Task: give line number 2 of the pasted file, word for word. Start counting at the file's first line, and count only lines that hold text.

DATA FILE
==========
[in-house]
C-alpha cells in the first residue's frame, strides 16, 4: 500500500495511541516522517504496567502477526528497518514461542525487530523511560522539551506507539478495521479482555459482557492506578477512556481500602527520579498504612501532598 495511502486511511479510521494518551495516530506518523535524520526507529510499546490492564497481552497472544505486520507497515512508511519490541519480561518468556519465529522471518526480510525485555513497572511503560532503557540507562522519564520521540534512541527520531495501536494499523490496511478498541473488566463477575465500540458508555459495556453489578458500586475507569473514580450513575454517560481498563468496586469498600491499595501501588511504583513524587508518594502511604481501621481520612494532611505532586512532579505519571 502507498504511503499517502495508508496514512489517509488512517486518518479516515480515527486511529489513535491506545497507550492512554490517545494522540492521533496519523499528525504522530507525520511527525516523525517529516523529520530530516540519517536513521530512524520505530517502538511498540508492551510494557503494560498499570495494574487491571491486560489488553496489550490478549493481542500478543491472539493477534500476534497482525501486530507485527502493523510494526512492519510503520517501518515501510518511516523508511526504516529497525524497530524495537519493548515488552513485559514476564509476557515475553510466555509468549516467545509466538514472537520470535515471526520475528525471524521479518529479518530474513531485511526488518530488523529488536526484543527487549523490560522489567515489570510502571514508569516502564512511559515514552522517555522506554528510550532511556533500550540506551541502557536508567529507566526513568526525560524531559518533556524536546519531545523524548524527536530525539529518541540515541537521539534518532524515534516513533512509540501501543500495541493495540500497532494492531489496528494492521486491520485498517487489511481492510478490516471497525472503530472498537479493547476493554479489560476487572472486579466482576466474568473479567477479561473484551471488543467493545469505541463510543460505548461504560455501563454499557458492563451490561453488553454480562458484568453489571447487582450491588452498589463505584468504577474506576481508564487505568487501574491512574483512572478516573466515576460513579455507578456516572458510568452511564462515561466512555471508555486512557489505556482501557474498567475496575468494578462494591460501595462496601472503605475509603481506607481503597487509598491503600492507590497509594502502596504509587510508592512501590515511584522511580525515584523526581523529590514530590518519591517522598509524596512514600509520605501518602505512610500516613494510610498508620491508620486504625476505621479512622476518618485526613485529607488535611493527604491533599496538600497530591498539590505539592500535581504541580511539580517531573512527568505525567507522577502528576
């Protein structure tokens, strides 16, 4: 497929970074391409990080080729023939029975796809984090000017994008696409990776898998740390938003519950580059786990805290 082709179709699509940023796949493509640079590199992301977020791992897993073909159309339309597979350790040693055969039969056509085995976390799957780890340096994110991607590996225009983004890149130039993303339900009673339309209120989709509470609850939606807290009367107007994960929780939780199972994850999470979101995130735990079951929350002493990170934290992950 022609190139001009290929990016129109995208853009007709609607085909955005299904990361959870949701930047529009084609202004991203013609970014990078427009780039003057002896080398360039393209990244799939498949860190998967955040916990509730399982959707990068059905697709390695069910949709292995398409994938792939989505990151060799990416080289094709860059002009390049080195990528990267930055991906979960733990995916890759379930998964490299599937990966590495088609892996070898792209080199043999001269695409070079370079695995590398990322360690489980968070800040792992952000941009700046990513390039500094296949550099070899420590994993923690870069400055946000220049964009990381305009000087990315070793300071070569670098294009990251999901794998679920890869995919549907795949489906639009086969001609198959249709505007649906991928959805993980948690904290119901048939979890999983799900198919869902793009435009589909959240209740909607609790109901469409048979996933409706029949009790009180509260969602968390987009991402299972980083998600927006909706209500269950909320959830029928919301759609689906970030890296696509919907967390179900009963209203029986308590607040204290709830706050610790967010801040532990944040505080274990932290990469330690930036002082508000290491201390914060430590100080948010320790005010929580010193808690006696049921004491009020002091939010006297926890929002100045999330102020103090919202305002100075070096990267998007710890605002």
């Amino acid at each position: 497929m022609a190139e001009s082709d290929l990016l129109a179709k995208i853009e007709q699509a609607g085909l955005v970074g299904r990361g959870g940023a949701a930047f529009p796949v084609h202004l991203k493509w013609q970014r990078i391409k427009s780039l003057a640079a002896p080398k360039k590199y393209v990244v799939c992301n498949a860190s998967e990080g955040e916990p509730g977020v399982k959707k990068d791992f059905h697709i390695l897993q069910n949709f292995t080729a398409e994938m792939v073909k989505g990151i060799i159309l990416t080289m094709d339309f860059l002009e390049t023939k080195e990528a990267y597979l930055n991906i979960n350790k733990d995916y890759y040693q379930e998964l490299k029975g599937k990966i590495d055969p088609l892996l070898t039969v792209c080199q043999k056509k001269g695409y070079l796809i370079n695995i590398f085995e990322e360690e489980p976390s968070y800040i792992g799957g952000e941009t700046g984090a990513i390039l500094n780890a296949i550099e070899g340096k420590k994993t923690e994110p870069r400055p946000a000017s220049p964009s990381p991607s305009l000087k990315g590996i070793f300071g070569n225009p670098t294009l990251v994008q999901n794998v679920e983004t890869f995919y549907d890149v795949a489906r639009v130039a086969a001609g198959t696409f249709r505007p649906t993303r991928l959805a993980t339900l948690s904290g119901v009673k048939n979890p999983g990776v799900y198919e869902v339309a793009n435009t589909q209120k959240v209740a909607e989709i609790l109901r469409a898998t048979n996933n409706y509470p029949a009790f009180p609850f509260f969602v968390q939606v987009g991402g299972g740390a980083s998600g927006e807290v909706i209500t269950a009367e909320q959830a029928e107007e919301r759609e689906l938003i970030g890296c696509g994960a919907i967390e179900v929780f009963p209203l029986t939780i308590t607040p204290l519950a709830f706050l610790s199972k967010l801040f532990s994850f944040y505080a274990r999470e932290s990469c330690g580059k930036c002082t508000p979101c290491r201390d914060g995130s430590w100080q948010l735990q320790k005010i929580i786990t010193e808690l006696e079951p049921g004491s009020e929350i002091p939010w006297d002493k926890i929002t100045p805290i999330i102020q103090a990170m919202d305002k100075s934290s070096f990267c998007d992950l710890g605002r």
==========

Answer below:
C-alpha cells in the first residue's frame, strides 16, 4: 500500500495511541516522517504496567502477526528497518514461542525487530523511560522539551506507539478495521479482555459482557492506578477512556481500602527520579498504612501532598 495511502486511511479510521494518551495516530506518523535524520526507529510499546490492564497481552497472544505486520507497515512508511519490541519480561518468556519465529522471518526480510525485555513497572511503560532503557540507562522519564520521540534512541527520531495501536494499523490496511478498541473488566463477575465500540458508555459495556453489578458500586475507569473514580450513575454517560481498563468496586469498600491499595501501588511504583513524587508518594502511604481501621481520612494532611505532586512532579505519571 502507498504511503499517502495508508496514512489517509488512517486518518479516515480515527486511529489513535491506545497507550492512554490517545494522540492521533496519523499528525504522530507525520511527525516523525517529516523529520530530516540519517536513521530512524520505530517502538511498540508492551510494557503494560498499570495494574487491571491486560489488553496489550490478549493481542500478543491472539493477534500476534497482525501486530507485527502493523510494526512492519510503520517501518515501510518511516523508511526504516529497525524497530524495537519493548515488552513485559514476564509476557515475553510466555509468549516467545509466538514472537520470535515471526520475528525471524521479518529479518530474513531485511526488518530488523529488536526484543527487549523490560522489567515489570510502571514508569516502564512511559515514552522517555522506554528510550532511556533500550540506551541502557536508567529507566526513568526525560524531559518533556524536546519531545523524548524527536530525539529518541540515541537521539534518532524515534516513533512509540501501543500495541493495540500497532494492531489496528494492521486491520485498517487489511481492510478490516471497525472503530472498537479493547476493554479489560476487572472486579466482576466474568473479567477479561473484551471488543467493545469505541463510543460505548461504560455501563454499557458492563451490561453488553454480562458484568453489571447487582450491588452498589463505584468504577474506576481508564487505568487501574491512574483512572478516573466515576460513579455507578456516572458510568452511564462515561466512555471508555486512557489505556482501557474498567475496575468494578462494591460501595462496601472503605475509603481506607481503597487509598491503600492507590497509594502502596504509587510508592512501590515511584522511580525515584523526581523529590514530590518519591517522598509524596512514600509520605501518602505512610500516613494510610498508620491508620486504625476505621479512622476518618485526613485529607488535611493527604491533599496538600497530591498539590505539592500535581504541580511539580517531573512527568505525567507522577502528576